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Jute goods exports get the sack on global slump; economies taper off buying

Major economies taper off buying despite global push for sustainable packaging material

Indian jute making its way - from US markets to Italy wine producers

Ishita Ayan Dutt Kolkata
A slowdown in global markets since the outbreak of the Russia-Ukraine war has taken the sheen off jute or the ‘golden fibre’ as it’s often referred to as.
Jute, which is 100 per cent biodegradable and therefore environment-friendly, has been reaping the benefits of a global push for sustainable packaging material.
Foreign retailers — including UK supermarket Tesco and Japanese minimalist retailer MUJI — have been embracing it in their bid to move away from plastic, as have producers of coffee and cocoa across the world.
Environmental, social, and corporate governance concerns have been giving other forms of jute goods a leg-up, too.
A CareEdge report in March mentioned that the overall export of jute products has seen traction over 2015-16 through 2021-22, witnessing a compound average growth rate of 12 per cent.
But the momentum appears to have hit a speed bump in 2022-23 (FY23), with major economies tapering off buying.
Data sourced from the Indian Jute Mills Association (IJMA) shows that the value of jute goods exports has seen a decline after eight-odd years. It is compiled from the data from the Directorate General of Commercial Intelligence and Statistics (DGCI&S).
The drop in FY23, however, came on the back of a nearly 37.8 per cent jump in exports in 2021-22 (FY22).
Overall, the export of jute goods by value stood at Rs 3,510.63 crore in FY23, a drop of 13.11 per cent from Rs 4,040.43 crore in the previous year. The sharpest decline is in floor covering at 23 per cent and yarn at 37 per cent. Shopping bags, which accounted for about 20 per cent of total exports in FY22, saw a dip of 4 per cent. 
It’s not as if all export items have witnessed a drop.
Aniket Dani, director-research, CRISIL Market Intelligence & Analytics, said nine jute commodities under bags and sacks maintained a growth of 7 per cent, notwithstanding overall exports being fraught. These nine commodities accounted for 53 per cent of total jute exports in FY23.
Six commodities under fabric had shown a high growth of 36 per cent over the last fiscal year. “However, this accounts for only 0.7 per cent of total jute exports,” said Dani.
IJMA Chairman Raghavendra Gupta said there is a glut in jute goods.
“Global recession in Europe and America has taken a toll on export demand — whether it’s hessian (also termed as burlap), shopping bags or jute yarn.”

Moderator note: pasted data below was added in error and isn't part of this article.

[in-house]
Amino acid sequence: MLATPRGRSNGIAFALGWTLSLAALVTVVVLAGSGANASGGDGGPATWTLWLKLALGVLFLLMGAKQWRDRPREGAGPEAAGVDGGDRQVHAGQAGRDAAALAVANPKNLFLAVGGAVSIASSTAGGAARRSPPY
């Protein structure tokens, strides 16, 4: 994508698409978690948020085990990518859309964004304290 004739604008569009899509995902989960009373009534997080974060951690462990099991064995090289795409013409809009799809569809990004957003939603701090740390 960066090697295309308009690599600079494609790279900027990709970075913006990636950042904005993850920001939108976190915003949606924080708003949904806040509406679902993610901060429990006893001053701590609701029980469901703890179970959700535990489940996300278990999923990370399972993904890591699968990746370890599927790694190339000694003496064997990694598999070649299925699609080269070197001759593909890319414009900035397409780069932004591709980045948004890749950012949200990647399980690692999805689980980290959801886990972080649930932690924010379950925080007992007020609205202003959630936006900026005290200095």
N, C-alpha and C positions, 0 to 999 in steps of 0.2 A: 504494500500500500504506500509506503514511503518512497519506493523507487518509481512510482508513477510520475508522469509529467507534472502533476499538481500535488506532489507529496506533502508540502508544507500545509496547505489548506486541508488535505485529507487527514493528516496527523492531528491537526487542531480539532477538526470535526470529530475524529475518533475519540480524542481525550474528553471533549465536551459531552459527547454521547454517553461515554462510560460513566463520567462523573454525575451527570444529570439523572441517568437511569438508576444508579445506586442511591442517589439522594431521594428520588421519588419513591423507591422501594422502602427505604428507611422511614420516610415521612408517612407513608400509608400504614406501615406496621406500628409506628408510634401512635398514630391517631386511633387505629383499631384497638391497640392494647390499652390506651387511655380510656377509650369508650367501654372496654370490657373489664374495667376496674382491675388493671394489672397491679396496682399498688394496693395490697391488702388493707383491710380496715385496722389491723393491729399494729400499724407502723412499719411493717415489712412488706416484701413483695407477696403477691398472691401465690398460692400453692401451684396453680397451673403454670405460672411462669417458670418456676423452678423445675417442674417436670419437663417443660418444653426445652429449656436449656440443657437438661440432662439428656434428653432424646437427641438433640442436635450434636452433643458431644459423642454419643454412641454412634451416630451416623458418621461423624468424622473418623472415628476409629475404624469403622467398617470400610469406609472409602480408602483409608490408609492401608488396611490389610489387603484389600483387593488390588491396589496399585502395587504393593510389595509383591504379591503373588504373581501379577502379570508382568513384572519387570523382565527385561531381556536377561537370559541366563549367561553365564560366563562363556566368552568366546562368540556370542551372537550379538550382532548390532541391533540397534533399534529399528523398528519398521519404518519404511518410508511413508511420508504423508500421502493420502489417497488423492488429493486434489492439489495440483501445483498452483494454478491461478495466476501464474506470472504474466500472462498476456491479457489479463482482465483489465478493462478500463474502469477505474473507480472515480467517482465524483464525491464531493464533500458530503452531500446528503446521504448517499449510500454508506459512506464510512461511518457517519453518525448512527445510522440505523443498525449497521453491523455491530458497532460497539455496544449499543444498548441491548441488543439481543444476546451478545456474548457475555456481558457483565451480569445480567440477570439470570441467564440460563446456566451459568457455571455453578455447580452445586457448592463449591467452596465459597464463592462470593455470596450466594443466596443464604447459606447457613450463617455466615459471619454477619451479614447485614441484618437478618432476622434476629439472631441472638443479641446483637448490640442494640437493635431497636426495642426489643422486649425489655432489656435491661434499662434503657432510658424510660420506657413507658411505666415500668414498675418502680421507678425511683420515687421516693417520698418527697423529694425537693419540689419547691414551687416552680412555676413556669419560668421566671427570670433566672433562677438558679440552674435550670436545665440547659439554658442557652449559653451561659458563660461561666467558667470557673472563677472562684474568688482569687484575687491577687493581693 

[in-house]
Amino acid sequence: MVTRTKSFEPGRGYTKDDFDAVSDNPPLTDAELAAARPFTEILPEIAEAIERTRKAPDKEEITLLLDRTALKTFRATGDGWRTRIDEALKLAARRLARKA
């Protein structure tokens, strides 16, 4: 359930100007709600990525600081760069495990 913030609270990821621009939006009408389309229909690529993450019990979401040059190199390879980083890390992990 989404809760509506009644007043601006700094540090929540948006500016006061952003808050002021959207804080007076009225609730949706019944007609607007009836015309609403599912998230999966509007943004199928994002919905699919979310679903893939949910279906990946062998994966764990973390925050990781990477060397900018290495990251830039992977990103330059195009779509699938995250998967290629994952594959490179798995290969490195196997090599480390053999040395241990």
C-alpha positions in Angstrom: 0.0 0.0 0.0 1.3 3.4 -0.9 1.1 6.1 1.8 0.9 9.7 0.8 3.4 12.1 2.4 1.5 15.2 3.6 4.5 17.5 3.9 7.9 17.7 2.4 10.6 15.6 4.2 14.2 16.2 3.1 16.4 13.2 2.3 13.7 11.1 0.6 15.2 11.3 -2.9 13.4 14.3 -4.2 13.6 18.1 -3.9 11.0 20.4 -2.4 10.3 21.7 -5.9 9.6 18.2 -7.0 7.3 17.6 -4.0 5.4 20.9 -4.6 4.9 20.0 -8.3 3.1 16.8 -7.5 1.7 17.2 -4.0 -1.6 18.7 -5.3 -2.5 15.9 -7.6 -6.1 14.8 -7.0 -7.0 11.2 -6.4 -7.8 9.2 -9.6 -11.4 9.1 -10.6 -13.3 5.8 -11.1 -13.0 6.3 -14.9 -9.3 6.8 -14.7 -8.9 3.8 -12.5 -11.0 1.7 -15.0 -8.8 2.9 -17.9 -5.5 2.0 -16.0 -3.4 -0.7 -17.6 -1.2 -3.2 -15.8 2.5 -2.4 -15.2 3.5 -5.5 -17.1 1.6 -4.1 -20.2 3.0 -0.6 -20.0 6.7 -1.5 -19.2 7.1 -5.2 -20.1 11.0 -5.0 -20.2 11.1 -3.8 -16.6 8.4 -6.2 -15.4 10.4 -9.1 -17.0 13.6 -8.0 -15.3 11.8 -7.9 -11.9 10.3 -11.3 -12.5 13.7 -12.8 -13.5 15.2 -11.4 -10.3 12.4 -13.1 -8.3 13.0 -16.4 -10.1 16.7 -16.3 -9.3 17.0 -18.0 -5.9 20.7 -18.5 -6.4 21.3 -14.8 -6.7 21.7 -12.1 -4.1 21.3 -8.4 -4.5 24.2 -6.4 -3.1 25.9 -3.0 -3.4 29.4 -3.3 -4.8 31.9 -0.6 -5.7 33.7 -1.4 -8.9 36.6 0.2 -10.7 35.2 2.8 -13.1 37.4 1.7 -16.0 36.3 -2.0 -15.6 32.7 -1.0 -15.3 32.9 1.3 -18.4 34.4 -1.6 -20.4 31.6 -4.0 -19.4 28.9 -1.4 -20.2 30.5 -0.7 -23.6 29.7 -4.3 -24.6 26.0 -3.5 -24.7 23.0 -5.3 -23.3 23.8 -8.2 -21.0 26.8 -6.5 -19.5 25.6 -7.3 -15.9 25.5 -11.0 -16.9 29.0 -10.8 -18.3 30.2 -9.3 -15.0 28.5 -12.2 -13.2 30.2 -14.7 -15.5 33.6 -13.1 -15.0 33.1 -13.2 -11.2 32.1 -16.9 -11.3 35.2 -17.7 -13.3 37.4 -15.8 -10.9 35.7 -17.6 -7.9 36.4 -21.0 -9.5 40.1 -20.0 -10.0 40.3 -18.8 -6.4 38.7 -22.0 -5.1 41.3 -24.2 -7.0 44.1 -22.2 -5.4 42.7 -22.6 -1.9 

“We are expecting the trend to continue through the current year,” he added.
Hemant Bangur, executive chairman, Gloster, said that exports were down due to reduction in demand on account of destocking.
“After the pandemic, things have normalised, leading to contraction in demand,” he said.
The bigger problem, said Bangur, was a collapse in prices.
“It’s a double whammy for jute mills — we are exporting less in volume and value,” he said.
Utkarsh Kanoria, executive director, Cheviot Company, said that its exports to Russia and Ukraine had stopped. “But the larger impact was due to Europe,” he clarified.
Cheviot makes interim products for shopping bags.
“The segment has been badly hit and our exports are down by about 20 per cent since the war. Floor coverings have also seen a drop of 20-30 per cent as consumers are not spending on discretionary items like rugs and carpets,” said Kanoria.
“Last year, Europe was impacted by high energy prices. Now, it’s just a general slowdown and absence of demand,” he added.
In the domestic market, private orders have slumped, even though government buying is robust.
The Jute Packaging Material Act, 1987, mandates that 100 per cent of foodgrain and 20 per cent of sugar production are packed in jute bags. For this reason, the Rs 10,000-12,000 crore industry is heavily dependent on government indents.
“A lot many changes have happened after Covid-19 — people are cutting costs and shifting to lower cost packaging material. As a result, we have lost a significant share of private orders. But the government has increased buying,” said Sanjay Kajaria, an owner of four jute mills.
Although there is no dearth of orders for mills because of government buying, the bigger problem is with margins. Margins in value-added items that are exported and even for private orders are higher.
Kajaria also said that a section of the machinery was not being used due to lower demand in export markets and shrinking private demand in the domestic market. That has resulted in lower capacity utilisation.
G R Verma, president, Birla Jute Mills, said that capacity utilisation for sacking has been better as compared to previous years due to good demand for foodgrain packaging.
“Had exports not been down, the overall capacity utilisation would have been higher,” said Verma.
Mill owners are divided on whether a revival in export demand will happen anytime soon.


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First Published: Jul 19 2023 | 6:56 PM IST

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